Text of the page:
0. Introduction: Traversing the Python Standard Library Documentation

I like Python.

I've been a professional programmer for at least five years now, depending on how you count, and I've spent a majority of that time with Python. I like it. It's comfortable, it's fun, it doesn't get in my way too much most of the time, it has a rich ecosystem filled with good people who make work pleasant, and many of who have turned into friends over the years.

And yet … I have also never gotten over a slightly imposter-syndrome tinged sense of unease around the language. Sure, I've been using it for close to a decade, and sure, I've been putting in time and effort to learn new things and avoid bad patterns. When called upon to relay my experience level, I call myself fluent or experienced or proficient. And yet …

This sense of impending doom is much stronger when I work with other languages and frameworks, particularly frontend frameworks. It's all about knowledge depth and stack height. The more I know about my tools and my language, the more comfortable I am. The more confident I am in a deep understanding, the less looming catastrophes in the back of my mind. And while I have a good understanding of the parts of Python that I have encountered, I have no way of knowing what I have not encountered yet.

Once I understood that ("That's all?!"), I headed over to the Python Standard Library documentation. It's extensive. The Python Standard Library is huge (which is arguably Python's biggest strength or a serious weakness), and not a week goes by without me finding something new in it, either by way of other people's code, or via social media. This state of learning has grown from a nice introduction to a helpful and expected resource to a serious annoyance.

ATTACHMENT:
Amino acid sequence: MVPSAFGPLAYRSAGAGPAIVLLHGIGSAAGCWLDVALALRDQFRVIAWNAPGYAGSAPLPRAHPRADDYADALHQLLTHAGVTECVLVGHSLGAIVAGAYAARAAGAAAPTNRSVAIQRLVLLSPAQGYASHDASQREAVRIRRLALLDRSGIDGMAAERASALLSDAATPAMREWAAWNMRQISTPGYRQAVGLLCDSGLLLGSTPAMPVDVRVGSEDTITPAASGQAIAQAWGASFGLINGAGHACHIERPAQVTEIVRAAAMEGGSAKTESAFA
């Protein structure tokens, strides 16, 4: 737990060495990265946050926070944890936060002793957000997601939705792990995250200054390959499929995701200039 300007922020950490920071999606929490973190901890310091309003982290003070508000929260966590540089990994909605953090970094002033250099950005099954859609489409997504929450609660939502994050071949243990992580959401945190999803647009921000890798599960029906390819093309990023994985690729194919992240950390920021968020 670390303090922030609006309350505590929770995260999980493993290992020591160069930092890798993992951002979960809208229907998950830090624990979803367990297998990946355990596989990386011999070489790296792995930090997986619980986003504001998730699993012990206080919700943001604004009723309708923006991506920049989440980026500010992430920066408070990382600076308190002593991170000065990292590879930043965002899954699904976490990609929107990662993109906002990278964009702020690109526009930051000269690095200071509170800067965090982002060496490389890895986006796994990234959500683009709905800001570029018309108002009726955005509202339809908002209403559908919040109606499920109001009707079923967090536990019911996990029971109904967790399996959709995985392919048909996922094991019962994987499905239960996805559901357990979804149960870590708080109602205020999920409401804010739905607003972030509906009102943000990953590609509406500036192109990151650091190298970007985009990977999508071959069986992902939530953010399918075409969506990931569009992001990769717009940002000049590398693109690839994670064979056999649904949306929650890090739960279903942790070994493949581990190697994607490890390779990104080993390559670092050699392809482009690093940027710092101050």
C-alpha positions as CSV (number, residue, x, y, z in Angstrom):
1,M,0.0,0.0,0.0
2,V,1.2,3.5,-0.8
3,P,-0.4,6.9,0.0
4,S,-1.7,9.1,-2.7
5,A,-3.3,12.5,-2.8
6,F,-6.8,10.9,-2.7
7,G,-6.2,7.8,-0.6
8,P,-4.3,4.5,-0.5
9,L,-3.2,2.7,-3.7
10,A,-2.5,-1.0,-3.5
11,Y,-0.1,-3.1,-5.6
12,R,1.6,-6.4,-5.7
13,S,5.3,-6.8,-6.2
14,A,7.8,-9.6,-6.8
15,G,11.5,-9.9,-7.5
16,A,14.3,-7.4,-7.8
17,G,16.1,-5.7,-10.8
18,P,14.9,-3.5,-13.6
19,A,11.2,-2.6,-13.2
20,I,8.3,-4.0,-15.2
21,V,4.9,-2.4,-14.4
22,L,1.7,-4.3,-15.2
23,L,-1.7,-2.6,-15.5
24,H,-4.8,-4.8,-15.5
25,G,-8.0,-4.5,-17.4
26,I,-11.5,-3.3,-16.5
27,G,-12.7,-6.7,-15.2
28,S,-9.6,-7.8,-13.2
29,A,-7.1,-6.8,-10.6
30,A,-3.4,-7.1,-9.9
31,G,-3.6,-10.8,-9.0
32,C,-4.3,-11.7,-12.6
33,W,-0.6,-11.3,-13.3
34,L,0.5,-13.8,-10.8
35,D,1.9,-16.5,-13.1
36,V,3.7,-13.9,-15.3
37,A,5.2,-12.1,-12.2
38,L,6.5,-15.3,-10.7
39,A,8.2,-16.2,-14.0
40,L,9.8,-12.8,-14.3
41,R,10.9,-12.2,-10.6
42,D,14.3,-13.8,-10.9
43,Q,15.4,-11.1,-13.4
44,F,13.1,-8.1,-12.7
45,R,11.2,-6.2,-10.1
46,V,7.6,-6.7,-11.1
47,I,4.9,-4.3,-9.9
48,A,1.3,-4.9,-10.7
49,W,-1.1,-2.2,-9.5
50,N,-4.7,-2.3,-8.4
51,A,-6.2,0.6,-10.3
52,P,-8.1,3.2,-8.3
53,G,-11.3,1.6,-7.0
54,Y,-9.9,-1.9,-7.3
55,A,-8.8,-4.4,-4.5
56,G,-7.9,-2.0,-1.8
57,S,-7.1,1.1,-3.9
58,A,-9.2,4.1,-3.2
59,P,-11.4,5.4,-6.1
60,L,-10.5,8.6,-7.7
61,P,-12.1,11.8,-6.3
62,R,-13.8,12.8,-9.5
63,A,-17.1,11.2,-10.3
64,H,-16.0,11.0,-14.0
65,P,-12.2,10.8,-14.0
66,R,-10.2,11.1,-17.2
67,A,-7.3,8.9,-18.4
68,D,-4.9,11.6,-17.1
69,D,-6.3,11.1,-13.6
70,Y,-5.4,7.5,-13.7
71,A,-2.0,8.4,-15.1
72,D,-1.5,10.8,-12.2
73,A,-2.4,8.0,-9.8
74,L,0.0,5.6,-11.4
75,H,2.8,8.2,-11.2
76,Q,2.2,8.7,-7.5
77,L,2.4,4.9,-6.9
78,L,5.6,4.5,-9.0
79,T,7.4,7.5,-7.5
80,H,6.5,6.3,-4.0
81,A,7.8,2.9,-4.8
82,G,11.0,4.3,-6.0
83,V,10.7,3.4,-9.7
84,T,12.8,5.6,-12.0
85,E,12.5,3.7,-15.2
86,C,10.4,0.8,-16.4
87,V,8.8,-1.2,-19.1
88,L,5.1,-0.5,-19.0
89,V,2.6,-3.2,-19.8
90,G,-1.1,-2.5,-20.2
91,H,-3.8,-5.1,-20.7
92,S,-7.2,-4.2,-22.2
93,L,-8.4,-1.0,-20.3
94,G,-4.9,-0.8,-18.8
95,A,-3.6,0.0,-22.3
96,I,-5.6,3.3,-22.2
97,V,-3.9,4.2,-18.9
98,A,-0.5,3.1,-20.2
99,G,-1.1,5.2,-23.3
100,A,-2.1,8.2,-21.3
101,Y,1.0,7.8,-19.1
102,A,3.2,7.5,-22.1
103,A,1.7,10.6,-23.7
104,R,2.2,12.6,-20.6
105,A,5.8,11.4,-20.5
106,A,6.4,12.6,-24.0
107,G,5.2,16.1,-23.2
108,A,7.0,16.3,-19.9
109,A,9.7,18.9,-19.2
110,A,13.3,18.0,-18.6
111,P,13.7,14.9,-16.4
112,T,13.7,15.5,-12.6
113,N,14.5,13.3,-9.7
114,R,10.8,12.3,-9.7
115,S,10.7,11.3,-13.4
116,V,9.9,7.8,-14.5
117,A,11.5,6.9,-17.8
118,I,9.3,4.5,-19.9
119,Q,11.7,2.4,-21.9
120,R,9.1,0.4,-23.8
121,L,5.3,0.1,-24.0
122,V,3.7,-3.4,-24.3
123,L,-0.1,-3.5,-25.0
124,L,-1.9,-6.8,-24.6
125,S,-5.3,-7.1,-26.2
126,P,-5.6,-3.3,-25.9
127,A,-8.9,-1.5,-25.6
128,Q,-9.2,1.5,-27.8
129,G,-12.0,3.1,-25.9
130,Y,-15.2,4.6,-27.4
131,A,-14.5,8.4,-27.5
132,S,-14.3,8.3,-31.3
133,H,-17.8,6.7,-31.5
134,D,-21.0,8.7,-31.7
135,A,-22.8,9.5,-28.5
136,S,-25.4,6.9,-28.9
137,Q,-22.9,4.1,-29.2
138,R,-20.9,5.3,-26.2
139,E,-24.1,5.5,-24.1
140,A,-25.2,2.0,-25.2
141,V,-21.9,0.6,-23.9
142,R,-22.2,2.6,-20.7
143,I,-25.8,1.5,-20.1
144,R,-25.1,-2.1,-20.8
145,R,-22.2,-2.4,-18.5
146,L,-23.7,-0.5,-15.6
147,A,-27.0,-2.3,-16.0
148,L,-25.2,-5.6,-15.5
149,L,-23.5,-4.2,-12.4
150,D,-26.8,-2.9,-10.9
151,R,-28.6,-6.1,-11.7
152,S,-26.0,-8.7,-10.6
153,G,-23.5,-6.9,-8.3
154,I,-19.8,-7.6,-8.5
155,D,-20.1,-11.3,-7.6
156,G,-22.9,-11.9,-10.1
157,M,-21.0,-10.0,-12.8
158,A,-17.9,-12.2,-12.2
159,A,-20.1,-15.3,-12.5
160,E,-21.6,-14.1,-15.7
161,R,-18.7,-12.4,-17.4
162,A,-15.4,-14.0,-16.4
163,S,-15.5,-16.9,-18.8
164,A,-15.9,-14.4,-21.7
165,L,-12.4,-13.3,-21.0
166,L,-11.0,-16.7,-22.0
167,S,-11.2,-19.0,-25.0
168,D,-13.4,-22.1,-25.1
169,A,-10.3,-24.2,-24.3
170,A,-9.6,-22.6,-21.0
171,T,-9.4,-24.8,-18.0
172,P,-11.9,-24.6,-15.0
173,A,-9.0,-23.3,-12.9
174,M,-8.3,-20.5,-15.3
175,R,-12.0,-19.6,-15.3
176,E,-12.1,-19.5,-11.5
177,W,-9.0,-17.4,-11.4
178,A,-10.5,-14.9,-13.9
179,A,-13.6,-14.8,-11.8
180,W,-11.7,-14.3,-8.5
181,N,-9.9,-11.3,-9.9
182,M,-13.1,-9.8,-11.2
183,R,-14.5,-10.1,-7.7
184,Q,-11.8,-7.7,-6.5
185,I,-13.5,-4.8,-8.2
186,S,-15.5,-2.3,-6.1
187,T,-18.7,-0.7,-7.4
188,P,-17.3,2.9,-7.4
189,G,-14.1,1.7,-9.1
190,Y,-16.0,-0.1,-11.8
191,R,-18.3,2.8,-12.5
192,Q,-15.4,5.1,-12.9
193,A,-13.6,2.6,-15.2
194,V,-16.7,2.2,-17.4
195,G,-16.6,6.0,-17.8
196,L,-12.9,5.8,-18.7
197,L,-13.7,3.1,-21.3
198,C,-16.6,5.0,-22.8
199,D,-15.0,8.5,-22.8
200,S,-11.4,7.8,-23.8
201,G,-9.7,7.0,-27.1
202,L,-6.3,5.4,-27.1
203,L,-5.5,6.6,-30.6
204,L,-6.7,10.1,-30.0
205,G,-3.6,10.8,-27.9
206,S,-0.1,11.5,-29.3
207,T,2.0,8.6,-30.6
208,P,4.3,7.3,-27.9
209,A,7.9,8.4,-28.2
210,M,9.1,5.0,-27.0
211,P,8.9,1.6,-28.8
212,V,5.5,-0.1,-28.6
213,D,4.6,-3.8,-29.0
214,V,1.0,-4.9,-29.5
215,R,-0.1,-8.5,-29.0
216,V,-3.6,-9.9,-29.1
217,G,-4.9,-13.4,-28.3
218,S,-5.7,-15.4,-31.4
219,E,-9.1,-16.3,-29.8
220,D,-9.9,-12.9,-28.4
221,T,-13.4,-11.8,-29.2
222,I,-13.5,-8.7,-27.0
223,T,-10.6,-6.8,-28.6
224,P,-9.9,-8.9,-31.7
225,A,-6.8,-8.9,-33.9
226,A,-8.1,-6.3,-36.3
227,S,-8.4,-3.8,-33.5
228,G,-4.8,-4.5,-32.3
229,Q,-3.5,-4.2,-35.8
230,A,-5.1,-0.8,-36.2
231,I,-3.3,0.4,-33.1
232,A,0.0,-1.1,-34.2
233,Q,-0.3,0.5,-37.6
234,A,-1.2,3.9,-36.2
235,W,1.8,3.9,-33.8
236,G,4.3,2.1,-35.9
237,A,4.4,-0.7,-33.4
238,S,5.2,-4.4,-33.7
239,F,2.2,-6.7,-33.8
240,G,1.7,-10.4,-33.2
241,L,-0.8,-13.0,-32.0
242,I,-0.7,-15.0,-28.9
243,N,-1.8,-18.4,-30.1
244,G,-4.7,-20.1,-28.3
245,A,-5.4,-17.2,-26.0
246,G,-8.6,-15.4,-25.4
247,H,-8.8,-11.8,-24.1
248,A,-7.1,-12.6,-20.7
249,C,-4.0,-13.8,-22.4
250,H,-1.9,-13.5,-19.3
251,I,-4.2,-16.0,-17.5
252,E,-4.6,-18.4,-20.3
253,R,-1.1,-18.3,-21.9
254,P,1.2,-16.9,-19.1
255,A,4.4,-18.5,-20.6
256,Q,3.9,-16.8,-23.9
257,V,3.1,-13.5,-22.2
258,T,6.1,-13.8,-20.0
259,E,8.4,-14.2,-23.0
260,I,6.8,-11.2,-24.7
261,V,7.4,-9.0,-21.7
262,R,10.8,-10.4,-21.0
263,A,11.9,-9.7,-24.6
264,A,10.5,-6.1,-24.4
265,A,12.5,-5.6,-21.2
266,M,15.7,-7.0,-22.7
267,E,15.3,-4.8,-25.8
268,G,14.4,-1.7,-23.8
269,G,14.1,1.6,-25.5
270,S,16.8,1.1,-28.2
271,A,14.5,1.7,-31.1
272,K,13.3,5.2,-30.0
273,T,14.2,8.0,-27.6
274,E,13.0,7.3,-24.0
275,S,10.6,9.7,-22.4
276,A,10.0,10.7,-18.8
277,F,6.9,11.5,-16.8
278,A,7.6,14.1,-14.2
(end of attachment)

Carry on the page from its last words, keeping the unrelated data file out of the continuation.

And so, while staring at the long table of contents, and counting its sections (document.querySelectorAll(".toctree-wrapper > ul > li").length), of which there are 38, I decided in a snap decision that I will come to regret: I'm going to read this. All¹ of it. And since we just hit the beginning of advent, I might as well publish my notes as the most useless studying advent calendar: Why not?

My goal is not to memorise everything in there, or even to add a ton of things to my everyday Python vocabulary. My goal is to have seen it all, and increase the chances of triggering vague "wait, I think I can use the standard library for that" memories. I'm not sure my notes will be of any use to anybody else, but I'm told the Internet does not currently have a storage problem, so I'll just publish them on the off chance.

I'm not quite sure how I'll structure my notes yet: I'll probably sum up the documentation pages, and then add bullet notes of interfaces that I found interesting or worth remembering, or something like that. With luck, I'll put my findings into an Anki deck, and I can share that too if there's any interest.

Let the show begin!

List of posts

¹ Minus things that really really really don't interest me, like tkinter or custom interpreters or the OS specific services.